For some reason i am always worried that my post will get too long and will have to be split to two. I am too used to twitter lol.

    I will adhere to the Truth from now on.

  • SheldonSheldon Citizen
    edited November 2020

    @Aprilr said:
    Of course, i am sorry if it is uncomfortable to read.

    For some reason i am always worried that my post will get too long and will have to be split to two. I am too used to twitter lol.

    I will adhere to the Truth from now on.

    One down.
    6 billion to go. ;)

    So, is it a glitch, or have the emojis been disabled because the emoji bug has to be fixed?

  • Teach51Teach51 Citizen
    edited November 2020

    Hmmmmm. Seeing Tony Attwood's YouTube videos was the first step in me understanding that neurological diversity does not equate with less or inferior. When I was training in Cross Cultural Communication I was taught that in Asia looking directly in a person's eyes is disrespectful and confrontational. In the west it is a sign of sincerity and honesty, "Look me in the eyes and say that!" People are highly motivated to learn to communicate with Asians in order to form commercial collaborations and deals.

    What would motivate people to gain a deeper understanding into what it feels like to be autistic? My motivation to understanding autism was initially because of good friends who needed my help, then, fate brought me an aspie lover and also a newly diagnosed grandson. I would emphasize the remarkable positive traits, integrity, honesty, loyalty and the cognitive and creative talents some autistics possess. That's on the HFA end of the spectrum at least and not globally representational I know. Ted Talks and YouTube videos by autistics are great for NT's to get some sense of what it feels like to be autistic. In my country there is no stigma relating to autism and I was truly surprised to discover that stigma exists.

    Note: I am in no way negating or minimizing the existence of bullying and negative experiences that people on the spectrum have dealt with, just talking about my own personal perspective and experience.

  • HylianHylian Citizen, Mentor

    That autistic people don't have sensory issues and stim to be disruptive or annoying to others, and that stimming isn't just fidgeting. One of the things that makes me feel bad is when I'm doing something stim wise that isn't overly noticeable or distracting, and people, including family members, go out of their way to point it out and tell me to stop because I'm trying to be distracting.

    Also, that sensory issues and stimming don't just manifest from anxiety, and a lot of autistic people still have to stim when they're not stressed/overwhelmed. A lot of people in my life assume that the things I do to stim are just from anxiety and interrogate me about "what's wrong" when nothing is wrong, and won't take me saying things are fine for an answer and ask me to stop doing what I'm doing because it's not a "good way to deal with anxiety."

  • IsabellaIsabella Citizen
    edited November 2020

    @Hylian said:

    Also, that sensory issues and stimming don't just manifest from anxiety, and a lot of autistic people still have to stim when they're not stressed/overwhelmed. A lot of people in my life assume that the things I do to stim are just from anxiety and interrogate me about "what's wrong" when nothing is wrong, and won't take me saying things are fine for an answer and ask me to stop doing what I'm doing because it's not a "good way to deal with anxiety."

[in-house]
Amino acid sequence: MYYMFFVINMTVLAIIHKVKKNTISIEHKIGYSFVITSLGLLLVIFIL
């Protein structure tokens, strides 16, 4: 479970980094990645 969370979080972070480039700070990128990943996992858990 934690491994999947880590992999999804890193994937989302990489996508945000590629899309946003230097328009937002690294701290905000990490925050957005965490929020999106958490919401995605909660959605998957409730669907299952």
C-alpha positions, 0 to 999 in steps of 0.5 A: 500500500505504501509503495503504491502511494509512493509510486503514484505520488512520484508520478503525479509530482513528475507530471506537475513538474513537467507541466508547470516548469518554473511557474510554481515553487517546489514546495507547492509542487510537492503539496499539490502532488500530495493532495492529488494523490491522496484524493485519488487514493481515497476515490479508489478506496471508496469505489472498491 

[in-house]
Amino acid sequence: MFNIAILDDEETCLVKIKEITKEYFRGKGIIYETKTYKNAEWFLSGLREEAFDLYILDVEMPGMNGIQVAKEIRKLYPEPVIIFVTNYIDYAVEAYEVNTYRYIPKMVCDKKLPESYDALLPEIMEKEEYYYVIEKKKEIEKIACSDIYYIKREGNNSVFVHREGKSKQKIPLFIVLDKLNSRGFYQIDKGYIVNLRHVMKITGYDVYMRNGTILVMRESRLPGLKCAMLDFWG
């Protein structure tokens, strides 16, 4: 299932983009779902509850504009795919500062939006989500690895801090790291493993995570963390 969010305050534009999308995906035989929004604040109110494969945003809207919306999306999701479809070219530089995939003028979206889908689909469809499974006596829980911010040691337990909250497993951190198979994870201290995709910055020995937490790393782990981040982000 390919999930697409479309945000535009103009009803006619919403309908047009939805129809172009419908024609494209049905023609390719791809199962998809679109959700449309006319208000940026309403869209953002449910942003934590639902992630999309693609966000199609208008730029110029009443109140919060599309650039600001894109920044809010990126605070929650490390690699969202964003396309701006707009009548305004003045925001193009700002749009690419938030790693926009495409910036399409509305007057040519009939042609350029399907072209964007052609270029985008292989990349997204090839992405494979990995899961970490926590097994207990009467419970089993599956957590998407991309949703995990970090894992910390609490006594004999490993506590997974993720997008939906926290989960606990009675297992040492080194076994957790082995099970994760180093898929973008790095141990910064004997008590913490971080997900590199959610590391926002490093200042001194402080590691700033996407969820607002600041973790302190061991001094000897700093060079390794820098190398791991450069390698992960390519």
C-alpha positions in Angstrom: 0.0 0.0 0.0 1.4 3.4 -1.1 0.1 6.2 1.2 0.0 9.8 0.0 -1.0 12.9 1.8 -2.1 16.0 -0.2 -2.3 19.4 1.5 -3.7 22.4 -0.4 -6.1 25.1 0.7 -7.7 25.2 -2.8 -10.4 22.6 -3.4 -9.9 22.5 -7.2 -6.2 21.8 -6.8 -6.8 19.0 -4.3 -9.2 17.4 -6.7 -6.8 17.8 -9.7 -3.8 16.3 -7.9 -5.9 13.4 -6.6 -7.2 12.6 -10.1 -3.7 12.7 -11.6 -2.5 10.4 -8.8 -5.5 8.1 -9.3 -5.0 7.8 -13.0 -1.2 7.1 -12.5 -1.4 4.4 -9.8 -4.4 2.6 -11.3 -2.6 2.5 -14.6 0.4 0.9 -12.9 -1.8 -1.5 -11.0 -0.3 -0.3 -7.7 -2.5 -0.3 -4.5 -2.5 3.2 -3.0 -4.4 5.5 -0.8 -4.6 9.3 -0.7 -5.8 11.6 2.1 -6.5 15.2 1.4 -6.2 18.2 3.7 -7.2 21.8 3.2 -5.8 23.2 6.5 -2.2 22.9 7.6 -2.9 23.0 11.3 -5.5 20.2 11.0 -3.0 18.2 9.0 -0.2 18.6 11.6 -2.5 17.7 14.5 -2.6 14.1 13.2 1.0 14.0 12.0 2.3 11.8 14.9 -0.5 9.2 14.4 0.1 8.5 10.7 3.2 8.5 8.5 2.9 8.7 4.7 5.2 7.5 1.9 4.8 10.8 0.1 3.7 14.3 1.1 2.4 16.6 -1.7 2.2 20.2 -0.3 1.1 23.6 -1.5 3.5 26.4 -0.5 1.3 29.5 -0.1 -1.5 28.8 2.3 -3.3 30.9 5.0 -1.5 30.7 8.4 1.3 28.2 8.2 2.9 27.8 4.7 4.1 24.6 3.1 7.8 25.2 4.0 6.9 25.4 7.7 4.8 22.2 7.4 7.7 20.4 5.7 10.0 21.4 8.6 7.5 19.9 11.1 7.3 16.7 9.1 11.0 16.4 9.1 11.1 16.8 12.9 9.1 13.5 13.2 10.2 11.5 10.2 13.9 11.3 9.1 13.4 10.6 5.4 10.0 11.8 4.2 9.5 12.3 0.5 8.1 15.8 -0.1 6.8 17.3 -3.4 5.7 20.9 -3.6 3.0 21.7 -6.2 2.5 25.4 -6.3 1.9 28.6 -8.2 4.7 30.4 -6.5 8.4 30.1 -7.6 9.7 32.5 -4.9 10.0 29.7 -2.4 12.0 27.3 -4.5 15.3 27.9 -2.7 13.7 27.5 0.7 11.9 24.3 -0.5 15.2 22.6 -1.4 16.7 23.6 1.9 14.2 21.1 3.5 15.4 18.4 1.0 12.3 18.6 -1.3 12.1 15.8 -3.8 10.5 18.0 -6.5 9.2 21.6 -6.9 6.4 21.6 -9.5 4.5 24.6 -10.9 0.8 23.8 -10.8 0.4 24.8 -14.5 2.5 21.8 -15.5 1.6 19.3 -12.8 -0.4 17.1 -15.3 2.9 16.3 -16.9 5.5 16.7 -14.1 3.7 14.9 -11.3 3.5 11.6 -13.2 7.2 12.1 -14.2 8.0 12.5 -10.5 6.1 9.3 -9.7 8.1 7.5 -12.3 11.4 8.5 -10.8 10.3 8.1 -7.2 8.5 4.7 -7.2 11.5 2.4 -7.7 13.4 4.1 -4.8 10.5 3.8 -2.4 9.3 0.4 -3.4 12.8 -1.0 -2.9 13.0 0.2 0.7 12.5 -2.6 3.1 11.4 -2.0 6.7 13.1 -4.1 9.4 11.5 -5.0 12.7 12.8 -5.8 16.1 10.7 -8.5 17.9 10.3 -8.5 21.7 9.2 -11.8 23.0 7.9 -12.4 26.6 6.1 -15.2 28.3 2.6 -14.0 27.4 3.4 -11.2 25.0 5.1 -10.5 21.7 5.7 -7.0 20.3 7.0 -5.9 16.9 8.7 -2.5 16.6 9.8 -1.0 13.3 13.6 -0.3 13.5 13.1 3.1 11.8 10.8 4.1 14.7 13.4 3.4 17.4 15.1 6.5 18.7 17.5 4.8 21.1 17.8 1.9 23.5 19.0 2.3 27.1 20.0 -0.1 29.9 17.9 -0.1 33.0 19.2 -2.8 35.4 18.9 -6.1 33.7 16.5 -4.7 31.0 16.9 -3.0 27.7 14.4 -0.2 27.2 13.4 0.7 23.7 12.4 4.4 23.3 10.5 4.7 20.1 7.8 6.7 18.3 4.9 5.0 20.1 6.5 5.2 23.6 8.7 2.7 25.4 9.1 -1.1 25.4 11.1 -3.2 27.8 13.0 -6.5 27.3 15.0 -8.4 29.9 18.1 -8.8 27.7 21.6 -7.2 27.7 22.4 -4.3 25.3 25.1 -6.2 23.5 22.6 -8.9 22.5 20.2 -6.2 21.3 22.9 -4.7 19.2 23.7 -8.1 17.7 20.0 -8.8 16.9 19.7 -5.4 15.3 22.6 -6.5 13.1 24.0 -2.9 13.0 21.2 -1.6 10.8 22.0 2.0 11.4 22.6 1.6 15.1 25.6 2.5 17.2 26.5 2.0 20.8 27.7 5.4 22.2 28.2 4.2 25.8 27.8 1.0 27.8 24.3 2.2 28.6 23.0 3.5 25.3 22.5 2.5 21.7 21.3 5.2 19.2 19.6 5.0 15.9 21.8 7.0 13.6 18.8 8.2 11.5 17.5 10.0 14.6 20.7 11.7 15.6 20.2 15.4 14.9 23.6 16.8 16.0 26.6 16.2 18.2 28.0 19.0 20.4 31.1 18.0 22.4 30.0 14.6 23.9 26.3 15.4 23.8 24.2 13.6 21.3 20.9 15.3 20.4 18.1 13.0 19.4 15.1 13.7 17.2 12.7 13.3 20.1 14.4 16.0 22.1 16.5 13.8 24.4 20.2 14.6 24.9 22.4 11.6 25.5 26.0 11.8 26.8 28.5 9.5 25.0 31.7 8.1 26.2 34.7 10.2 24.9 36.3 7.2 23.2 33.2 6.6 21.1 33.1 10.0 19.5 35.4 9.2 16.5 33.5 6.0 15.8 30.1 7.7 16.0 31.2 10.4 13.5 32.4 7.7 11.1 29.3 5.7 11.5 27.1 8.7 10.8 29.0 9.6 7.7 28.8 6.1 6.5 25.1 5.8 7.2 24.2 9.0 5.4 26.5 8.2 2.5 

I agree 100%, @Hylian

    You and I have so much in common.

    Stimming is a way of regulating our senses. It isn't triggered by anxiety, although it may feel comforting to balance a dysregulated nervous system or release endorphins.

    When I'm highly anxious I shut down and don't stim at all, because I can't tolerate any sensory input.
    I struggle with BFRB and self-harm when I'm stressed, but they aren't stims.

    There are many misconceptions about autism and neurodivergence.

    I hope your project is going well, @komamanga.
    Feel free to post more questions or message me, if you're still looking for ideas or personal examples.

    Empathy is certainly a complex topic but I have lots of insight to share.

  • Hi guys! I've had very little time to apply myself to this project but I really appreciate your comments. Feel free to share more and I'll get to it as soon as I can.
    Also, I'm struggling these days with my ability to express myself. So even writing this simple message has taken me ages. I'm going to come with more questions to ask you... as soon as I get my brain working again.

  • Some minor disagreements:


    Isabella said:
    • We do have empathy, often too much --- but often have trouble expressing it

    The empathy question is more complex than this.  It's a matter on which we vary widely.  In general, many of us are (to one degree or another) lacking in "cognitive empathy" but not "emotional empathy."


    Isabella said:
    • Men mask their autism just as much as women (and some people don't / can't mask at all)

    I wouldn't say "just as much."  I would say that both men and women vary widely in terms of how much we mask.  For example, I mask a lot less than many autistic women apparently do.  However, on average, it seems that most autistic women tend to mask more than most autistic men.




  • IsabellaIsabella Citizen
    Thanks Mona.  You have done a lot more research on the topic, and you know autistic people "in real life".  I base my opinion on the fact that I don't (can't?) mask very well, and I know a lot of men on autism sites who say that they do.    My main point is that many autistic women aren't skilled at masking, and haven't developed many coping strategies, in contrast with the stereotype often presented about autistic women. 


  • Statest16Statest16 Citizen, Mentor
    My thought is I don't care,stopped caring long ago and don't see myself caring in the future.
Sign In or Register to comment.